Yet Jean Charlot does more than just write an article about Posada. He begins to promote Posada. Over fifty years later, in a 1978 interview with Ron Tyler and Peter Morse, Charlot describes showing a printing block to Diego Rivera (in the 1920s) and although Rivera is aware of Posada, it is the first time he has seen one of the printing blocks. Rivera eventually promotes Posada through his art and in written word. At the time of introduction to Rivera, Charlot is making frescos just as Rivera and other muralists including José Clemente Orozco (who later writes of Posada as inspiring his art). Most significantly here is the relationship that Charlot and Rivera have with the publisher of a new periodical Mexican Folkways, Frances Toor.

5) In 1925, Frances Toor started Mexican Folkways as a bilingual periodical communicating within its editions: "art, music, archaeology, and the Indian himself as part of the new social trends, thus presenting him as a complete human being." There were many contributors to the periodical including: Jean Charlot, Diego Rivera, José Clemente Orozco and Anita Brenner. Charlot and Rivera both served as artistic directors.

In 1928, an edition was dedicated exclusively to the work of José Guadalupe Posada. The edition is written by Toor and in it she describes Posada as, "the greatest artist produced by the Revolution.” and in referring to Posada's relationship to the Porfirio Diaz presidency and first years of the Mexican Revolution she writes, "his engravings crystallize all the stirring events of those days: ---the inevitable struggle of the middle class against feudalism and the reaction of the masses to politics, sports, miracles, crime, the parasitic church and budding imperialism." But this is just a teaser, she announces that a monograph of Posada's work is to be published shortly with "five hundred cuts" loaned by Blas Vanegas Arroyo. In the meantime, an article praising Posada, written by Anita Brenner appears in the periodical in The Arts in July of 1928. The article is entitled, A Mexican Prophet. The article is an excerpt from her book Idols Behind Altars which is released in 1929. Again, Posada is lauded as champion of the underclass and artist of the people.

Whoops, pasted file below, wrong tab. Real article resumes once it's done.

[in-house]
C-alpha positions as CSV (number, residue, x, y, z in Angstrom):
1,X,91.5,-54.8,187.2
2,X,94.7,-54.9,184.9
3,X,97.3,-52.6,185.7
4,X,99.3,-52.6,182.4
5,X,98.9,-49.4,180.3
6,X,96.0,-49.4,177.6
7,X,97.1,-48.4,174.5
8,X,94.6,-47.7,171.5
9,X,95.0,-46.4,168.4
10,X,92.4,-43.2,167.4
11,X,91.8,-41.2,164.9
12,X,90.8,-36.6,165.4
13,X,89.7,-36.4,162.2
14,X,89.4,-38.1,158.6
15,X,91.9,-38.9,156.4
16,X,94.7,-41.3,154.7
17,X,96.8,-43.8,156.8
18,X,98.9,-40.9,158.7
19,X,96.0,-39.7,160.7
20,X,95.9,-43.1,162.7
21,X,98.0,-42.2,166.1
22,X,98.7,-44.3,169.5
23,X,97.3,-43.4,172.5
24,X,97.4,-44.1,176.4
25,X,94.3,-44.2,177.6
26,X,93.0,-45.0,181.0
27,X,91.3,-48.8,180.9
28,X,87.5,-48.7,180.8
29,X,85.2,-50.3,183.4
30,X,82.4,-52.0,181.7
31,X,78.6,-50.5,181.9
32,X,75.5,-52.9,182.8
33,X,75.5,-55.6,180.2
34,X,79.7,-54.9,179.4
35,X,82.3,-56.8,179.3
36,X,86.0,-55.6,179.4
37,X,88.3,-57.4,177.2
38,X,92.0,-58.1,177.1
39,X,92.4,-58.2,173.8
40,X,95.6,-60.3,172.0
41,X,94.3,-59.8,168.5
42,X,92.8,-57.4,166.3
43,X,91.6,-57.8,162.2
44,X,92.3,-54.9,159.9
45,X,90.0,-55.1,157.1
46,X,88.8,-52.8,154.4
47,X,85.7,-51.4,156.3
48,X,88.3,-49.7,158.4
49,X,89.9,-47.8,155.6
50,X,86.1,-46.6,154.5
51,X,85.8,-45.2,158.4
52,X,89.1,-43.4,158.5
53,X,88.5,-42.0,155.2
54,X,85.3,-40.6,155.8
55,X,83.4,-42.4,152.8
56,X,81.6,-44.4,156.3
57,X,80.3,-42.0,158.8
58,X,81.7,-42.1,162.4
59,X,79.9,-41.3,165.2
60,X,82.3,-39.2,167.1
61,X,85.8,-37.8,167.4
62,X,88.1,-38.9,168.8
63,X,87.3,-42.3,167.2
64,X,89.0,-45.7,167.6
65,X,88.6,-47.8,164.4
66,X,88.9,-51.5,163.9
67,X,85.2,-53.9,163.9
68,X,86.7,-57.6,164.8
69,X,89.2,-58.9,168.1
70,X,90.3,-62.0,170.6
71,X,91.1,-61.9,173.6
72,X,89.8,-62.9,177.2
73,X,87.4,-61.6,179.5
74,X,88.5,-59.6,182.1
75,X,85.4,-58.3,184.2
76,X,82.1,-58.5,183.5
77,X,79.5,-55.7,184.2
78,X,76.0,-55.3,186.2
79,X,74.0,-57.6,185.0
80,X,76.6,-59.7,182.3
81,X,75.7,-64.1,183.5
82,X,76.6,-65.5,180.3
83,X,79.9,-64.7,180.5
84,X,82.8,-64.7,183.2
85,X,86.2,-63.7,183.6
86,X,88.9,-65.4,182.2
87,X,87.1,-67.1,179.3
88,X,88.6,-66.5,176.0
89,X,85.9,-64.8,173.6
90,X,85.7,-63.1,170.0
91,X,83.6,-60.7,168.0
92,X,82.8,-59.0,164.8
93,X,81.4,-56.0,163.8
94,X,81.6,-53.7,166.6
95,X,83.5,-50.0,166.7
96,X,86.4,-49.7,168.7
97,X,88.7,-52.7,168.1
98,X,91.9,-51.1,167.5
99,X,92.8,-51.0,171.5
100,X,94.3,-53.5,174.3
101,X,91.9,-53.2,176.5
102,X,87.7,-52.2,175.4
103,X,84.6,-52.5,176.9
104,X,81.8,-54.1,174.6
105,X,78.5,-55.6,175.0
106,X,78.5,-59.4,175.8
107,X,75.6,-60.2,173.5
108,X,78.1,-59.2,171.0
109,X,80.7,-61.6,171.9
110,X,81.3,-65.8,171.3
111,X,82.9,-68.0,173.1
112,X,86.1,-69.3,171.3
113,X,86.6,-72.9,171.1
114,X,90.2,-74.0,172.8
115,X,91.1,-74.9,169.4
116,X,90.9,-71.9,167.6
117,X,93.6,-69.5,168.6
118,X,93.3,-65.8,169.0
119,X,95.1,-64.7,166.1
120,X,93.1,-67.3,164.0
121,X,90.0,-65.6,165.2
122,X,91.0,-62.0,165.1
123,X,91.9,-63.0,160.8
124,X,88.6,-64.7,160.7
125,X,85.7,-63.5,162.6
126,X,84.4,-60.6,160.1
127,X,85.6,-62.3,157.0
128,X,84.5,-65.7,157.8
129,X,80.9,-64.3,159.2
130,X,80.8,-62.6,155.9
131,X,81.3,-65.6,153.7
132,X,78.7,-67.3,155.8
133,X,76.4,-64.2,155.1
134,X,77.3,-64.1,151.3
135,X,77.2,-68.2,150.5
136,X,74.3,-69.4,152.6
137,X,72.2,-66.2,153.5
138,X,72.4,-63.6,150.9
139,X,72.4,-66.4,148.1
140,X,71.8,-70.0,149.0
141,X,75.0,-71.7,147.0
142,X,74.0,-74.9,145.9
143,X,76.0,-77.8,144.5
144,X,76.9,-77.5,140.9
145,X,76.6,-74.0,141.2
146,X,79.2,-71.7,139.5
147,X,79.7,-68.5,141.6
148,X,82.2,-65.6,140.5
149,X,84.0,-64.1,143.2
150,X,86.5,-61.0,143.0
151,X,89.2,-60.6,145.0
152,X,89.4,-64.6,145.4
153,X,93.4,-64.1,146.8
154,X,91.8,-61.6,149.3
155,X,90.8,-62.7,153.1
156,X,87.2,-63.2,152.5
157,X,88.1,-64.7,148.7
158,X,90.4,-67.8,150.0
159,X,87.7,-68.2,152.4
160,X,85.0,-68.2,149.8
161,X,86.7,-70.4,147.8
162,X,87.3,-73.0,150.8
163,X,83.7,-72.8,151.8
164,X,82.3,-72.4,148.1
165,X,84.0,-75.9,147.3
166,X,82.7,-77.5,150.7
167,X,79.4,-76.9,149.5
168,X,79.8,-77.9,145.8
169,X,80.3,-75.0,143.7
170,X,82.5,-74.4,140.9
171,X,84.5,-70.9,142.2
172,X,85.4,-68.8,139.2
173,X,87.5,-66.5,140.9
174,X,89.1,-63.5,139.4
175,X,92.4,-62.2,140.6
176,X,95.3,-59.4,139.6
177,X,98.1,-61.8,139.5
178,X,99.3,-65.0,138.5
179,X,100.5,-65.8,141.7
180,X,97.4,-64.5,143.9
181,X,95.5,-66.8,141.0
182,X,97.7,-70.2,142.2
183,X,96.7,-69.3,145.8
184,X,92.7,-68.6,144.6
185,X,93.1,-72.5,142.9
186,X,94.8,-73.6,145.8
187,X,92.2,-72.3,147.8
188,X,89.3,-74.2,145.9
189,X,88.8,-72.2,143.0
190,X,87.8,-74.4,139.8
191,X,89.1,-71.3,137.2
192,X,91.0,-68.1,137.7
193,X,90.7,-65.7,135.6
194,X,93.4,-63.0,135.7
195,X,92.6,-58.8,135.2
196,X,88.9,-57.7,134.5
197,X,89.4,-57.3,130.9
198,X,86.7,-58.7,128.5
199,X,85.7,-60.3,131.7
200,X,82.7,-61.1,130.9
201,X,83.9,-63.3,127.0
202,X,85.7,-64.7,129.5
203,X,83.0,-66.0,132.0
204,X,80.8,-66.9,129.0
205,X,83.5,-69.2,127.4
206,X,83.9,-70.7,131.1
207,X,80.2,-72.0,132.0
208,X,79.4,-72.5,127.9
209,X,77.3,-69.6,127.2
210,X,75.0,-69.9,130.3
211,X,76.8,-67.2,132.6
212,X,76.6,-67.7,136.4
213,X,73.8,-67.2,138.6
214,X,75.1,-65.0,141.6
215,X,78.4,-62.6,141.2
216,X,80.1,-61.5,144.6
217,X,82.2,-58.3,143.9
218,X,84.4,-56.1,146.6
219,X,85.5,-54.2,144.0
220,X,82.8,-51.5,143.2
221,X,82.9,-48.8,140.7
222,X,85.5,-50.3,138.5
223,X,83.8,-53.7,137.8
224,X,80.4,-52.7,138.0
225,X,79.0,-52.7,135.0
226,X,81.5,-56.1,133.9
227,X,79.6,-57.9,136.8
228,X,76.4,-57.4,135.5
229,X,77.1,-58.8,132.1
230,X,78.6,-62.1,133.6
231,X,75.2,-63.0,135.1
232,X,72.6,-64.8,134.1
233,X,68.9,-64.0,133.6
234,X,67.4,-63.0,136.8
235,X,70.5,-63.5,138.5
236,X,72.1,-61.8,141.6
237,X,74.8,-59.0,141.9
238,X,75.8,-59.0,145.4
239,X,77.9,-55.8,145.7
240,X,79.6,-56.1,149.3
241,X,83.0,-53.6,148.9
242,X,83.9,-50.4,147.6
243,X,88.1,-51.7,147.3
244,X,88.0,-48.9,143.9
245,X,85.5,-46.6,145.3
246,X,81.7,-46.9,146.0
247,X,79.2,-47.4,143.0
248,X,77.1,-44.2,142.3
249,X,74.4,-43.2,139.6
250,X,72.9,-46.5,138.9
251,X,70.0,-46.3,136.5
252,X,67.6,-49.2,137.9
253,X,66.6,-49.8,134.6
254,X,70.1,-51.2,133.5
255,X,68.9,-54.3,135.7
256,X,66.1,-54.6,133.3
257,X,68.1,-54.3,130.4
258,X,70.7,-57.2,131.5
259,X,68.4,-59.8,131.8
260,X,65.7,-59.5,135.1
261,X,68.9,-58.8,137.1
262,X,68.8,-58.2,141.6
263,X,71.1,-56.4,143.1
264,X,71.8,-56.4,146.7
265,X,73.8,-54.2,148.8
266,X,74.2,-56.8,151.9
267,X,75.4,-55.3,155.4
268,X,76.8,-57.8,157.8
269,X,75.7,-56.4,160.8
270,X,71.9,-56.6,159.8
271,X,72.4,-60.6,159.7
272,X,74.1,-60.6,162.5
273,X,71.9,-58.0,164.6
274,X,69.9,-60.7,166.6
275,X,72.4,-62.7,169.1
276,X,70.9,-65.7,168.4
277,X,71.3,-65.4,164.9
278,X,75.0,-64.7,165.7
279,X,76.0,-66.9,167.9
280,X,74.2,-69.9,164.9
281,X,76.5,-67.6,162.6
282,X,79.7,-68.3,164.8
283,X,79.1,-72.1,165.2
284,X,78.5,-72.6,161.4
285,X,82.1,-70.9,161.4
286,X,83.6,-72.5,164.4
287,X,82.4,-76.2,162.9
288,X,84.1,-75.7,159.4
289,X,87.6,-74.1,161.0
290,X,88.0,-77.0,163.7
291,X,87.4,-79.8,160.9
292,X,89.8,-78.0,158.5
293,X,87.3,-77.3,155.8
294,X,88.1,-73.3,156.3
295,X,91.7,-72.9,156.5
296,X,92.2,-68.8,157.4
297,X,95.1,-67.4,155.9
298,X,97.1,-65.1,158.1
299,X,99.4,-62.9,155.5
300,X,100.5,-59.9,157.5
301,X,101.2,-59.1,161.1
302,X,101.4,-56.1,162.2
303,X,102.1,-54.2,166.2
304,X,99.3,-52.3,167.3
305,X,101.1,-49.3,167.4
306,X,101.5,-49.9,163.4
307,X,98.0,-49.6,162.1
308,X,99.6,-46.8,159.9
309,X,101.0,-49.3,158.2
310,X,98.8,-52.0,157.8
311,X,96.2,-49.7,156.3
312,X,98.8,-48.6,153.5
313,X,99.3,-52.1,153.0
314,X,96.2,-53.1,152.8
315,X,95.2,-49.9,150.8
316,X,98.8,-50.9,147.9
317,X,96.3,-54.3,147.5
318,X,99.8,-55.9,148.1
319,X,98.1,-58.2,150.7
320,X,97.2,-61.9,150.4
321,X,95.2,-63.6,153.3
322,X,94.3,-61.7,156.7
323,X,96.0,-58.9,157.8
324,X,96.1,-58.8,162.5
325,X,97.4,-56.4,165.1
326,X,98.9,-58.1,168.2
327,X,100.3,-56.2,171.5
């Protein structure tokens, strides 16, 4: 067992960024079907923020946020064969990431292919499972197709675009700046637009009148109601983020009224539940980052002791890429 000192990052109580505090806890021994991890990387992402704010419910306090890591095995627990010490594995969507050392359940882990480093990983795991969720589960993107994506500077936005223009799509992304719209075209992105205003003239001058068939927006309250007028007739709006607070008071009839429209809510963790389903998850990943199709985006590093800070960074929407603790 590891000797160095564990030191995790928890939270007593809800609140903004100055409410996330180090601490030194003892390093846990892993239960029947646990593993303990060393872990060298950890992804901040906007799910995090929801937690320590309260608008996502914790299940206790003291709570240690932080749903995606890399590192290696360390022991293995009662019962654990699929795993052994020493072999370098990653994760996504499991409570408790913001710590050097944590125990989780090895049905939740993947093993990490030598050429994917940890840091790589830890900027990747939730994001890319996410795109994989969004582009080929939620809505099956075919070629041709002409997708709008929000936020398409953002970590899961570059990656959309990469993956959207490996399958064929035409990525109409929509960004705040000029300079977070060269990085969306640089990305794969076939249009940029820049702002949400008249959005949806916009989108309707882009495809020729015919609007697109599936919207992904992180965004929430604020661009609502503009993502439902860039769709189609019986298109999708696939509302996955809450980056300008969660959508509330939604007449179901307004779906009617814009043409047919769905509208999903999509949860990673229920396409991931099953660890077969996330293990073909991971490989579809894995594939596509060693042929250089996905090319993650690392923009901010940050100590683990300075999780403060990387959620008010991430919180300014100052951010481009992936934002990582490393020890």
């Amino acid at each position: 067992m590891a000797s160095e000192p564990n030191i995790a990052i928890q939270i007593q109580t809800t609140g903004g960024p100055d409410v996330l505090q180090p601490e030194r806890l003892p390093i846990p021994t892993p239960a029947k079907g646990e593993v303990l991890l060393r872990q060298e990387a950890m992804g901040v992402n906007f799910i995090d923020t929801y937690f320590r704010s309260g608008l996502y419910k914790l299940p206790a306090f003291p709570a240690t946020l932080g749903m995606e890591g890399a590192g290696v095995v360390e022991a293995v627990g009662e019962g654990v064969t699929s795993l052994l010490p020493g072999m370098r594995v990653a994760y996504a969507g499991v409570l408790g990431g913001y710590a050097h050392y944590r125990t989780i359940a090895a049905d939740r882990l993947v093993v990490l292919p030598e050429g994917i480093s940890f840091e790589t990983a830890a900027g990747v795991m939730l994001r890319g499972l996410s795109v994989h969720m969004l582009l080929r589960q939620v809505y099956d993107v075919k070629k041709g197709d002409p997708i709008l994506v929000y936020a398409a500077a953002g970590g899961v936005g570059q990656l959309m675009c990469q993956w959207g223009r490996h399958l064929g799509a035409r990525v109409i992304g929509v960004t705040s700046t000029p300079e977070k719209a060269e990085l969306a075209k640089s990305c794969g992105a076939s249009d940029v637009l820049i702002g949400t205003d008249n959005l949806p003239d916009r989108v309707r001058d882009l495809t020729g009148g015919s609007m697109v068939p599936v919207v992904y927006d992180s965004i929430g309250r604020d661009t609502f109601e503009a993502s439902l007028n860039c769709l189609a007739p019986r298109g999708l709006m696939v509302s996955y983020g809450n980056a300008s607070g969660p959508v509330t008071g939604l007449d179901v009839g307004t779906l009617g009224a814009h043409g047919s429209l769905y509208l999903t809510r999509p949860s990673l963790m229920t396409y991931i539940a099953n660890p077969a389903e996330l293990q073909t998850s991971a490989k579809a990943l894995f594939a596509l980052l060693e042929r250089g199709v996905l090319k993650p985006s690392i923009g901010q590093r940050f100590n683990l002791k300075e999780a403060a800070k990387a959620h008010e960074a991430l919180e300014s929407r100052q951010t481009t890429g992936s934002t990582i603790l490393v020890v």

Then in 1930, as promised, the monograph on Posada is published. It lists Frances Toor, Blas Vanegas Arroyo and Pablo O'Higgins as the editors with a forward by Diego Rivera. The key players have now been identified and Posada is on his way to fame some seventeen years after his death.

Figure 2

6) In response to the needs of the times the Taller de Grafica (Peoples' Workshop) forms in Mexico City in 1937. Its founders are Pablo O’Higgins, Leopoldo Mendez and Luis Arenal. Its members believed that art could be used to influence social causes. Some of the Taller de Grafica members were revolutionary, many were members of the Communist Party but regardless they had political agendas, with their focus centering around producing art that communicated the sentiments of anti-war, pro-labor, anti-corruption and in the 1940s anti-Nazi/fascist themes (Figure 2)